A ‘perfect storm’ brewing to turn energy sector on its head

a 'perfect storm' brewing to turn energy sector on its head

A panel of experts have come together to discuss the impact of new energy on the Australian energy sector and on consumers.

The Next Generation Energy Forum, held in Melbourne and hosted by the University of Wollongong’s SMART Infrastructure Facility and Accenture, brought together observers and participants of the energy sector’s current transformation to debate the environment consumers will experience in the near future.

SMART honorary professional fellow Les Hosking – who is a non-executive director of AGL Energy – said new technologies and players to the energy services sector are enabling customers to take control of their energy needs.

“At the consumer level new technologies are emerging, which are having the effect of reducing consumption and reducing reliance on the central grid supply. Specifically solar panels and energy storage through batteries plus smart meters, which digitally capture consumption activity, enable consumers to take independent control over the management of when and how energy is consumed,” he said.

“This fundamental change from the traditional energy supply chain will question the current energy market rules and operational framework, and suggests the future role required of regulation, market operation and the energy supply and services provided by generators, networks and retailers could change significantly.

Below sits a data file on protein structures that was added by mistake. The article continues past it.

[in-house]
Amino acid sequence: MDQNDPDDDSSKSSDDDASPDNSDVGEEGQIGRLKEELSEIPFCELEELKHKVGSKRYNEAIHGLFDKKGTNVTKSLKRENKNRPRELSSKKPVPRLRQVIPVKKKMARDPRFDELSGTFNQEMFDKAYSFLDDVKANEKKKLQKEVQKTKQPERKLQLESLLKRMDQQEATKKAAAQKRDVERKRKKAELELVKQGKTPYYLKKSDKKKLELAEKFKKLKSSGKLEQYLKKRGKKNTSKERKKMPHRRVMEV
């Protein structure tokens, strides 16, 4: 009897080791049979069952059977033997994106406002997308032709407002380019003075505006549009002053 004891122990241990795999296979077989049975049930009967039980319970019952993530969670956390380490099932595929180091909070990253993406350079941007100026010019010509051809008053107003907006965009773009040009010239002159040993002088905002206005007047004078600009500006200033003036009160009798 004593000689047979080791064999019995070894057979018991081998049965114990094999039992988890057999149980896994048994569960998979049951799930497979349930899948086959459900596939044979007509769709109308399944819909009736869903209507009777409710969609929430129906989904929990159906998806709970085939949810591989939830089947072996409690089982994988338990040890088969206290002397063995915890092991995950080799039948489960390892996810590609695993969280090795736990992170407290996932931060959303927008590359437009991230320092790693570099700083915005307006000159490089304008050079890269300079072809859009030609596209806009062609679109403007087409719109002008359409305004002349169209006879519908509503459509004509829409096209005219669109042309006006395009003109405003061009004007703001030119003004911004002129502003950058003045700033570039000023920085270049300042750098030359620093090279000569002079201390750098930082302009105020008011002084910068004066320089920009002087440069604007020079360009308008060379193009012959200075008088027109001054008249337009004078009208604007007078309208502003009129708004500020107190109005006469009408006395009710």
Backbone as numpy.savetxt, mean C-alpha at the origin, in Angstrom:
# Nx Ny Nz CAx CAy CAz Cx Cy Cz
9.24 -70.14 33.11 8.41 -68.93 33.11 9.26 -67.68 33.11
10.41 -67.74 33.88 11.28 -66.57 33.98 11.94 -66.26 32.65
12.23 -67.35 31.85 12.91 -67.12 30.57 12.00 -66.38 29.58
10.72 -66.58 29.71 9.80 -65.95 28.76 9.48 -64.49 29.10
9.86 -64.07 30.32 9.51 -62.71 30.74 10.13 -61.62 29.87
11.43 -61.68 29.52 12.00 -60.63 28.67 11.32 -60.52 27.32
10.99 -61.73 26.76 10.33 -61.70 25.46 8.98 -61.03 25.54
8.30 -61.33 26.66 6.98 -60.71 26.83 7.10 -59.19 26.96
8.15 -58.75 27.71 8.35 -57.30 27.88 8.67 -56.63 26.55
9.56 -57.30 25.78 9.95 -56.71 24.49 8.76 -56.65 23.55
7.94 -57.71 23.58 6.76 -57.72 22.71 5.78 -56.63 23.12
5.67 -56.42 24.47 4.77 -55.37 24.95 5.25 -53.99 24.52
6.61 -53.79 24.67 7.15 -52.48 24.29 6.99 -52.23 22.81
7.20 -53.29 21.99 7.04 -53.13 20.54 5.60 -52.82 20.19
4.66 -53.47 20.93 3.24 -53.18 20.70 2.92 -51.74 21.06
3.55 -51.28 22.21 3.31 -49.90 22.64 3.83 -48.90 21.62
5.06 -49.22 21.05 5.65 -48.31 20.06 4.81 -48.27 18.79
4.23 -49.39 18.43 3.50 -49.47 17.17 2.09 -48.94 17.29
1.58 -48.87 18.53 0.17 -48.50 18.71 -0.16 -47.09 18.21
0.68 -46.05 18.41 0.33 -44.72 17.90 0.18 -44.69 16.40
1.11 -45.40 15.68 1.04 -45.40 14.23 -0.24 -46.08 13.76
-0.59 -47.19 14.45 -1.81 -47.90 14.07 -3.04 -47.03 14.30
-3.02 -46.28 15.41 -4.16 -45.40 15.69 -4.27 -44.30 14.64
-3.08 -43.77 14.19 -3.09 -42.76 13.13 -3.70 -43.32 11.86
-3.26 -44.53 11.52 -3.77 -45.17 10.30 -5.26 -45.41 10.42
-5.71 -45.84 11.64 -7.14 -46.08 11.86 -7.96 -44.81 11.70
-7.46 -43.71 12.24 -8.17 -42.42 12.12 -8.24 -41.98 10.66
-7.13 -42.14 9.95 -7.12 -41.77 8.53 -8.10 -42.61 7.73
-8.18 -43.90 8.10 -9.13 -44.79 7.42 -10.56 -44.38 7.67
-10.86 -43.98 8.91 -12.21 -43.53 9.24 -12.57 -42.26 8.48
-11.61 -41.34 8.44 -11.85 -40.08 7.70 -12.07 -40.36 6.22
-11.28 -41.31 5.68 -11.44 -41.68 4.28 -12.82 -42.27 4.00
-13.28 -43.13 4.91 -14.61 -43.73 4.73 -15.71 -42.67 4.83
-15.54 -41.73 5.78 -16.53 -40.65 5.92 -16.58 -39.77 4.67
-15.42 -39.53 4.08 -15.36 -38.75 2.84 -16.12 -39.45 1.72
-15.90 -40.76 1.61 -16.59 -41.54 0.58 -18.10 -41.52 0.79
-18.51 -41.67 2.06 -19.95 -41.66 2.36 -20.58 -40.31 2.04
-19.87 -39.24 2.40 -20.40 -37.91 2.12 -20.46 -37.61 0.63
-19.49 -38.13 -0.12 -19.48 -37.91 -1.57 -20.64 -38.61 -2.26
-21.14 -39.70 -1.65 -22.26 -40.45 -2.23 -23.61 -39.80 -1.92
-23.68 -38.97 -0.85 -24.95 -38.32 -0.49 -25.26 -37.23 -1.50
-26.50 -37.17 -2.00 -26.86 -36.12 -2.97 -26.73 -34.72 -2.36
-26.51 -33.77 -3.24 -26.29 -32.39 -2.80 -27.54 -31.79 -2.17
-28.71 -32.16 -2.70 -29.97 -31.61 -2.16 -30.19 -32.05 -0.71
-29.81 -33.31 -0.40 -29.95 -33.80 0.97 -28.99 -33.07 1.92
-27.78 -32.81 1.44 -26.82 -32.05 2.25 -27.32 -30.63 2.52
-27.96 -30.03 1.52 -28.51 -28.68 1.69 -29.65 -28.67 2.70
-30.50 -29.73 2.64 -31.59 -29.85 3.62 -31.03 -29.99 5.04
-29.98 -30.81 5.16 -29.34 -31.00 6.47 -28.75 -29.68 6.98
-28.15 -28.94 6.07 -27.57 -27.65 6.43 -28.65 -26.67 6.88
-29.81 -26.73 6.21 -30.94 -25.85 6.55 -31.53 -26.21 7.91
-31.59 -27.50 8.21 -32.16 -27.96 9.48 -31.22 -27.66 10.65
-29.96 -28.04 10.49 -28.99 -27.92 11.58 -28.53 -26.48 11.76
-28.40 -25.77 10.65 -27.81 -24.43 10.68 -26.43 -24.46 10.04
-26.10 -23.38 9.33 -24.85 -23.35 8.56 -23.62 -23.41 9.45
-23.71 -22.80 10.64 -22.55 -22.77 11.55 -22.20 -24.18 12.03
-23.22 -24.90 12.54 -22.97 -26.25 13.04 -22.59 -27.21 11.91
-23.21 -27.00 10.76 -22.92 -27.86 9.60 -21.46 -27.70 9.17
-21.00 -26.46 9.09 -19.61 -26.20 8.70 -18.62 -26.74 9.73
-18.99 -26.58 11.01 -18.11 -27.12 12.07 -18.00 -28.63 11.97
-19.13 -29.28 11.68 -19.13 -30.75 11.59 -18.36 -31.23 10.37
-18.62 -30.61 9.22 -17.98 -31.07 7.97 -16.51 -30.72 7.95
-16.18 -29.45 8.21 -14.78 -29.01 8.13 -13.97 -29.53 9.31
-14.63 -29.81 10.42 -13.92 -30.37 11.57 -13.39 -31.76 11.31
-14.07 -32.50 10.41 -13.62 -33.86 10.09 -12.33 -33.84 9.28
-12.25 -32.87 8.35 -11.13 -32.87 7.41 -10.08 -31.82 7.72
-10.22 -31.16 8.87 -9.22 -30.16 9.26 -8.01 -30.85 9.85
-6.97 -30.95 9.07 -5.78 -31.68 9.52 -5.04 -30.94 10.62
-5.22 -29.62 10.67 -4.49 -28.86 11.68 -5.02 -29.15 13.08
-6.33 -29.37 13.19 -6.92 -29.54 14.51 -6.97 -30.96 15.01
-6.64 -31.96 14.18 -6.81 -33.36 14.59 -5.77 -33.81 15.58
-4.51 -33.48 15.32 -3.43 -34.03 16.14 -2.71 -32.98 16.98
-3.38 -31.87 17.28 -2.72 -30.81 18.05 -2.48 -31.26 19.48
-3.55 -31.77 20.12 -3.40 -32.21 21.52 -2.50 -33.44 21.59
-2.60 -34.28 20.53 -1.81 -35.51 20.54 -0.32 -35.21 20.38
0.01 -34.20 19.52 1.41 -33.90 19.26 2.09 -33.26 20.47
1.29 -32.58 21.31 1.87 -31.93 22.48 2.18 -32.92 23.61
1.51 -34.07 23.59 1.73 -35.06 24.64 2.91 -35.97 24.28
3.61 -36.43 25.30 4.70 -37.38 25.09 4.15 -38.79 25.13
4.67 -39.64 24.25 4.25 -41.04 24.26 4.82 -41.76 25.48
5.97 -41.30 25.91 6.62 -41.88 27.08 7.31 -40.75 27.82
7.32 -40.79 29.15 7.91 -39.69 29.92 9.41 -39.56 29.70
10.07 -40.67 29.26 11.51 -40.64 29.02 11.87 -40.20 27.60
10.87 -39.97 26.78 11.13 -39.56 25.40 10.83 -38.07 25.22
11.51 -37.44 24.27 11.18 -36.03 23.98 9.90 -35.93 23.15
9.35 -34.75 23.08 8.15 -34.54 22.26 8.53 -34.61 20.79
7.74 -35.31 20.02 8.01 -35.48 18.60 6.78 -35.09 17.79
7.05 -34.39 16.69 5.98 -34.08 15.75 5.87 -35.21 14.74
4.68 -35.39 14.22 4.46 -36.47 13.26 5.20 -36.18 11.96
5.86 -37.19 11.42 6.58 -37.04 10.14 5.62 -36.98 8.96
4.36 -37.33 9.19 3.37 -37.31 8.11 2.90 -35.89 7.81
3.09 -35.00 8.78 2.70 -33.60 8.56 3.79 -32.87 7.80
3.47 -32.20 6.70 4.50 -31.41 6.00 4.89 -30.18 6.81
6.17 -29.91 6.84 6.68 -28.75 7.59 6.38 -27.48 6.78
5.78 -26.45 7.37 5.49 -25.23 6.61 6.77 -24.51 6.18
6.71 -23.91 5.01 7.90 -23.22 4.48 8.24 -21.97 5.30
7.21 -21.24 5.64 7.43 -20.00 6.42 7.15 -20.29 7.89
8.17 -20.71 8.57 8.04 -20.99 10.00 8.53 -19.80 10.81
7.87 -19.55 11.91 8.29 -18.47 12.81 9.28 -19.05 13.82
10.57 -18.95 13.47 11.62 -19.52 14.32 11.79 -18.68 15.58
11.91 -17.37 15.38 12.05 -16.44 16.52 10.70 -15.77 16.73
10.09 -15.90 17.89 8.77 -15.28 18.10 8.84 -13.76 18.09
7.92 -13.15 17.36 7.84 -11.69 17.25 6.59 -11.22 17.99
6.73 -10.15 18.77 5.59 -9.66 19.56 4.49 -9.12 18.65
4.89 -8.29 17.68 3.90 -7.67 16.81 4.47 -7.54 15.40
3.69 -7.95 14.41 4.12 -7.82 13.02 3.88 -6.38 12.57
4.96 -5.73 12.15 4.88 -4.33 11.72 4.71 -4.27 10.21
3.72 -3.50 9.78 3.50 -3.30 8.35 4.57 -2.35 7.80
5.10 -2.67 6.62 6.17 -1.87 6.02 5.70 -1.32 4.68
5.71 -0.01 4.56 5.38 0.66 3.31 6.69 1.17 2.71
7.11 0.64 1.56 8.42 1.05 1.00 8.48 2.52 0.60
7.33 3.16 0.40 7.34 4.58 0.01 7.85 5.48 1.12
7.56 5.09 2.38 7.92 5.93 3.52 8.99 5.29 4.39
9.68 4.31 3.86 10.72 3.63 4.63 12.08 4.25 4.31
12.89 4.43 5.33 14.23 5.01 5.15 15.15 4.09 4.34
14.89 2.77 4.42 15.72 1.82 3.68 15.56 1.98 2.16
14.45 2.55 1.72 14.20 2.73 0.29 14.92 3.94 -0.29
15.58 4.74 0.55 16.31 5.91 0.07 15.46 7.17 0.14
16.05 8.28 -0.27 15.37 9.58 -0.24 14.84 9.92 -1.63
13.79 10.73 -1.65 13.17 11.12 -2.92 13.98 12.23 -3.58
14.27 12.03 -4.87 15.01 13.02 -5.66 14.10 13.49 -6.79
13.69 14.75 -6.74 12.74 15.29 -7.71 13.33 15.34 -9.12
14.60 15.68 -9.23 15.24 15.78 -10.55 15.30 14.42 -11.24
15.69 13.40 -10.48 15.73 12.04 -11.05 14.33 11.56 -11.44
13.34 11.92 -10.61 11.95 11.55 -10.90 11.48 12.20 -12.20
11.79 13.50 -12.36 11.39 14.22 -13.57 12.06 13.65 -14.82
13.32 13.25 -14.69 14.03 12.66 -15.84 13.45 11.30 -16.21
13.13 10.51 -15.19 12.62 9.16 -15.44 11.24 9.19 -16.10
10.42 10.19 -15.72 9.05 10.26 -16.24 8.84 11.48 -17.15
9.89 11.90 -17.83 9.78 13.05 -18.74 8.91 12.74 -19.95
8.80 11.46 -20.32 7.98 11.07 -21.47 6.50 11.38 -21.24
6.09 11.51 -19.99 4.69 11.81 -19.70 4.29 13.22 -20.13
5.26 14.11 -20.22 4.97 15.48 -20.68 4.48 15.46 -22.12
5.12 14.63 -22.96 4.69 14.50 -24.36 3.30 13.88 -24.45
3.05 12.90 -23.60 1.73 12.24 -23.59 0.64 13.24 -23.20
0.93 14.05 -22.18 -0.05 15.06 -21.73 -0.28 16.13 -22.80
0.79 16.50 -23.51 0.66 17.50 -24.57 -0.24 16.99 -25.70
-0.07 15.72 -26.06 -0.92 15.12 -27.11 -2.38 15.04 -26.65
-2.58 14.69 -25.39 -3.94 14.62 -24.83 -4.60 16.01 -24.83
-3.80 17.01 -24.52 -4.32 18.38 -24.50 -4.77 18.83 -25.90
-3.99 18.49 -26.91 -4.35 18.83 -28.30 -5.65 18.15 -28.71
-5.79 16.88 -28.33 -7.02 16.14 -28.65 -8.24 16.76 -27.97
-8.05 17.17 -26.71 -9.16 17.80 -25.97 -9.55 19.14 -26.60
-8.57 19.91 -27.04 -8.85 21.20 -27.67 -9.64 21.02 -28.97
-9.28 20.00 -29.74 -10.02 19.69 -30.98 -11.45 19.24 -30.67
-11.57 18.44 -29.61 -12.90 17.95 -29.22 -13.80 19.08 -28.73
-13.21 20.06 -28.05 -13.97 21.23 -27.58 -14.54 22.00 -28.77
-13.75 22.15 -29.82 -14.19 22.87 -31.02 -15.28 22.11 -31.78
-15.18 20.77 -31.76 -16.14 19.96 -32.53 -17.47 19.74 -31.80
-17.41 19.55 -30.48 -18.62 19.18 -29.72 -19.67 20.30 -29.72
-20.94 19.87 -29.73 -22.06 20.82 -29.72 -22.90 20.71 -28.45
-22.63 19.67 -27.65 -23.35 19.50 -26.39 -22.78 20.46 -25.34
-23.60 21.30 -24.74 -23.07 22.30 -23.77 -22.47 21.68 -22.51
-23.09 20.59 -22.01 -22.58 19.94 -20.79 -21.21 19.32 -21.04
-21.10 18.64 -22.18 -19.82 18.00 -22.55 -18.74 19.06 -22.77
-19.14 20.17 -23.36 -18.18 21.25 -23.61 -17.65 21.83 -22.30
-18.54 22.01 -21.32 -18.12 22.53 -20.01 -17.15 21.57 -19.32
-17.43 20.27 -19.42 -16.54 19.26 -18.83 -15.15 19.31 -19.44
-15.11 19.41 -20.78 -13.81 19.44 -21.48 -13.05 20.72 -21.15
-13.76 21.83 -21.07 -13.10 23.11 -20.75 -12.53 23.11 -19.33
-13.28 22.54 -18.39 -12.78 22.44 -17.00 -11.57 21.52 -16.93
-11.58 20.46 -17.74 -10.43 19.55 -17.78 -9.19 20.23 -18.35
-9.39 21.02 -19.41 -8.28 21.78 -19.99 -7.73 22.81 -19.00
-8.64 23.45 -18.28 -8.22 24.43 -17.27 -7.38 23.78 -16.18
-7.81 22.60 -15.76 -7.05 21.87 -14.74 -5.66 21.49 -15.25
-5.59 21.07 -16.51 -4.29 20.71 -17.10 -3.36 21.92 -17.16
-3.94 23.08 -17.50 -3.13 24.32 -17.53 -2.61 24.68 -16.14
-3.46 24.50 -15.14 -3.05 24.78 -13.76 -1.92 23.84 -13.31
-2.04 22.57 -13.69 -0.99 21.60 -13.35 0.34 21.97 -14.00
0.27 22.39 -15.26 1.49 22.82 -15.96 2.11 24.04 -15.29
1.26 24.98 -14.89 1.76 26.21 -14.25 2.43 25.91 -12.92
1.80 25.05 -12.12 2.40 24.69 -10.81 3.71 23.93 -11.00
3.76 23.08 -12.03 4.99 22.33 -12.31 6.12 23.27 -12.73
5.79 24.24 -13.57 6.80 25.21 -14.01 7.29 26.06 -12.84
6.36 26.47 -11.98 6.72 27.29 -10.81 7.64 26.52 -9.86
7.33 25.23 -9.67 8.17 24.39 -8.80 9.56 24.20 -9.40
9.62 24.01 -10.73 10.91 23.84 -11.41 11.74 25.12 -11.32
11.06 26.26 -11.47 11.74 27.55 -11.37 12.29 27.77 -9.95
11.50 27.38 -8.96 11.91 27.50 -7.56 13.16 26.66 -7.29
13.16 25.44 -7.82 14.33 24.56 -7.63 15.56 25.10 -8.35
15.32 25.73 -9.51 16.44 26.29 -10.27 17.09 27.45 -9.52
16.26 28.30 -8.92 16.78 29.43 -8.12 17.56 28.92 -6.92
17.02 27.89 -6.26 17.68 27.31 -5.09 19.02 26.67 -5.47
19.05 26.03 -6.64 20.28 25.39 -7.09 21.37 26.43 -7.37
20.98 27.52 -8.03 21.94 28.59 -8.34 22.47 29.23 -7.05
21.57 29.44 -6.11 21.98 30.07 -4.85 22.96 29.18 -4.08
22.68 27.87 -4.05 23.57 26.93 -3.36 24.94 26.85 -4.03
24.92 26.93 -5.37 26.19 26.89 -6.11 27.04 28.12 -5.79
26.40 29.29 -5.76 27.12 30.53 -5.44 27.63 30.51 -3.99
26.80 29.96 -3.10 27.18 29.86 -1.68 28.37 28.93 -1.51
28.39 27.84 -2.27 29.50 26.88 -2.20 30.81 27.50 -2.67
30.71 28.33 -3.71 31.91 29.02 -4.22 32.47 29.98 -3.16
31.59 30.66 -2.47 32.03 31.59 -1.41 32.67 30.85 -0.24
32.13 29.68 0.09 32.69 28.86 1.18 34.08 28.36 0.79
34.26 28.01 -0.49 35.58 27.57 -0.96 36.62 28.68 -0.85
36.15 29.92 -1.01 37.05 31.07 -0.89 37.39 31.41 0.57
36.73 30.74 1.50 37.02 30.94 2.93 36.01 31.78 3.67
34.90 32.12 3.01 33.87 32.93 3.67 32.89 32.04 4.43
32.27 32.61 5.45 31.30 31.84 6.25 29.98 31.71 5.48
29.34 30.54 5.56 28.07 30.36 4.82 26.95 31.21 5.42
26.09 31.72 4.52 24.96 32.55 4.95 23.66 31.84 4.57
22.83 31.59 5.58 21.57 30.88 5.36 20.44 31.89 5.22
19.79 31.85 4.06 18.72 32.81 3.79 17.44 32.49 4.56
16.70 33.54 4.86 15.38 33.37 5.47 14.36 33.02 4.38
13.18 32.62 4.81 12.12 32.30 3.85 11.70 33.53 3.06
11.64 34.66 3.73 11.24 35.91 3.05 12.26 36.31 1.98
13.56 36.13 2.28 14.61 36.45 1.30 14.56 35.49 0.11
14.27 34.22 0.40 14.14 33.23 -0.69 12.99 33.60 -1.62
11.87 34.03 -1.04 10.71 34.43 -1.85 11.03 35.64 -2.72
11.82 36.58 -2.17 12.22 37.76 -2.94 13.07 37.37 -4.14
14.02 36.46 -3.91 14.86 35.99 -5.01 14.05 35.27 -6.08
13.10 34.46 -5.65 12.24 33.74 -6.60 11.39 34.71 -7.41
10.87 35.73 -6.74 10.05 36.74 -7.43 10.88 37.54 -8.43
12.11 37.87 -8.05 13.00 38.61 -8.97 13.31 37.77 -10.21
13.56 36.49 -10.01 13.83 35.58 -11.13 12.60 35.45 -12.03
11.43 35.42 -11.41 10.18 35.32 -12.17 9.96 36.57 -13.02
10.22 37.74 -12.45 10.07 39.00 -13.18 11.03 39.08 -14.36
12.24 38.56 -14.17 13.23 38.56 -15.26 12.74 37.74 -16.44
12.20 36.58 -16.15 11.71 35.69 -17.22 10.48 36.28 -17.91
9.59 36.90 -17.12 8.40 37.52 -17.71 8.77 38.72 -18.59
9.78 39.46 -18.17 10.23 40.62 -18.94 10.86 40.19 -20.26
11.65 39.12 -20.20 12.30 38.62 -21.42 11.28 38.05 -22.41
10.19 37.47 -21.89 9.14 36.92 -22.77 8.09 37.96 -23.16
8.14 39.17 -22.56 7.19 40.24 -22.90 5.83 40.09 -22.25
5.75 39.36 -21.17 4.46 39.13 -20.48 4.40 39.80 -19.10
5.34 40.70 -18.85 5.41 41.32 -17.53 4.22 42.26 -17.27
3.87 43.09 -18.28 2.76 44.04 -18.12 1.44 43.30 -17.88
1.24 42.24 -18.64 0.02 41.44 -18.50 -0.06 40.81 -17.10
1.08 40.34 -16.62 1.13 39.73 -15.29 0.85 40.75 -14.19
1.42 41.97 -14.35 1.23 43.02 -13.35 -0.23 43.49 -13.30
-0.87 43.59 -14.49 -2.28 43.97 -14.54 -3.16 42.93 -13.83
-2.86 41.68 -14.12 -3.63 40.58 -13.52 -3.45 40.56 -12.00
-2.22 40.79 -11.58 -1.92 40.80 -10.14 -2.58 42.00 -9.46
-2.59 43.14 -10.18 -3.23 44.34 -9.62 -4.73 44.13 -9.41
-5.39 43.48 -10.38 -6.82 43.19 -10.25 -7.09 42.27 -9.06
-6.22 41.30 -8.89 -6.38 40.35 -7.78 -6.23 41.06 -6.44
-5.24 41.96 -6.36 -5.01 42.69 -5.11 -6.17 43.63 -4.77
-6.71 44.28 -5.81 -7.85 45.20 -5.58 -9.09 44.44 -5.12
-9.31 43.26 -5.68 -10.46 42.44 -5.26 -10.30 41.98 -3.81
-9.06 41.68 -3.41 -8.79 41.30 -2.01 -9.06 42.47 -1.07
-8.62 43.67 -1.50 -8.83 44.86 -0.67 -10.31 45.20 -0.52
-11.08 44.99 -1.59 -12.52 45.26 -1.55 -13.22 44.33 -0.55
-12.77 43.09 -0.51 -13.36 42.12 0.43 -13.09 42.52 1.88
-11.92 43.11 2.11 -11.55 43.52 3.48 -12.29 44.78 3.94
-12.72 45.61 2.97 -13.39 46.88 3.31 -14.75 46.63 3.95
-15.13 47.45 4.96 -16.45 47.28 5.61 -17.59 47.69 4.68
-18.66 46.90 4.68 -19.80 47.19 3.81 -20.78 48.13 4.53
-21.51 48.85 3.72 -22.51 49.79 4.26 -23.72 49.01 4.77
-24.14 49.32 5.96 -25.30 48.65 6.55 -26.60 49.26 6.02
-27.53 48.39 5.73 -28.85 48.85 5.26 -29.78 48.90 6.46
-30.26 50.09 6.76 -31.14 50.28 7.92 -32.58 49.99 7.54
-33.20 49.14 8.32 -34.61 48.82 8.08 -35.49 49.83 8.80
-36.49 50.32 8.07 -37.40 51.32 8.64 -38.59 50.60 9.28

“Regulators and existing energy market participants are now actively assessing the likely direction of the new technology drivers and the likely consumer responses in expectation of changes to regulation and competition dynamics that will inevitably coincide with change,” he said, acknowledging industry is seeking consistent policies and laws from the federal and state governments that permit a cost-effective transition towards clean, affordable energy.

Grattan Institute energy program director Tony Wood said the policy and regulatory framework for energy supply established more than a century ago has survived largely intact, until now. Whether it will survive the next 10 years, however, is being called into question.

“A perfect storm of climate change policies, falling gas prices and a broken regulatory model will confront energy businesses and governments over the next decade, with few clear images of how they might emerge on the other side,” he said.

“The new world of ‘prosumers’ – consumers who also produce their own electricity – has the capacity to turn the old business model of a supply-led electricity market on its head.”

Australian Energy Market Operator chief operating officer Mike Cleary said the key challenge for suppliers was to find the right balance between cost, energy reliability, and emissions levels.

“Consumers want low-cost reliable energy, and increasingly they want clean energy. But, at the same time, investors must make a return on their investments, and community views must be considered,” he said.

“This is particularly important as the sector adjusts to a change in the liquefied natural gas industry, declining consumption and increased network costs in the electricity sector, and emerging technologies such as battery storage.”

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